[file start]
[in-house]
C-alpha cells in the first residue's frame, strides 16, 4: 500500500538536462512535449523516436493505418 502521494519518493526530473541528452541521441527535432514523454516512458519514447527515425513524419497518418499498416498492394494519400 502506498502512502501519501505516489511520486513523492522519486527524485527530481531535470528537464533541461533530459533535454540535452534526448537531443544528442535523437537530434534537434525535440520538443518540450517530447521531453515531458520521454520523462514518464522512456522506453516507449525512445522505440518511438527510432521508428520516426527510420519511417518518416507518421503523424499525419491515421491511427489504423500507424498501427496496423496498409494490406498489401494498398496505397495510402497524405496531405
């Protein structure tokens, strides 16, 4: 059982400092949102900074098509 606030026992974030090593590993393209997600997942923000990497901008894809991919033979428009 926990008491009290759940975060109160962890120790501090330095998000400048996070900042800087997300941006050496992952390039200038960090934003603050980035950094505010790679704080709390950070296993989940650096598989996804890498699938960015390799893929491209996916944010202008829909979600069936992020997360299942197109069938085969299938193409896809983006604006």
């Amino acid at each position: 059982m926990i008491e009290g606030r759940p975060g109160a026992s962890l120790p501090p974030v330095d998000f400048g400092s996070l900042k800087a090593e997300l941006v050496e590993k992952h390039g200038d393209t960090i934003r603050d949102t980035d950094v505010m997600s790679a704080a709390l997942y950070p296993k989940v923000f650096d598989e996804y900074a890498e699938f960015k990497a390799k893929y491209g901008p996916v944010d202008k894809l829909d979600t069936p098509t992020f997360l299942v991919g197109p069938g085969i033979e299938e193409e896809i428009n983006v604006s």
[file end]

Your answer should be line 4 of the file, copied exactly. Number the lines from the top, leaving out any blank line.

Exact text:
């Amino acid at each position: 059982m926990i008491e009290g606030r759940p975060g109160a026992s962890l120790p501090p974030v330095d998000f400048g400092s996070l900042k800087a090593e997300l941006v050496e590993k992952h390039g200038d393209t960090i934003r603050d949102t980035d950094v505010m997600s790679a704080a709390l997942y950070p296993k989940v923000f650096d598989e996804y900074a890498e699938f960015k990497a390799k893929y491209g901008p996916v944010d202008k894809l829909d979600t069936p098509t992020f997360l299942v991919g197109p069938g085969i033979e299938e193409e896809i428009n983006v604006s």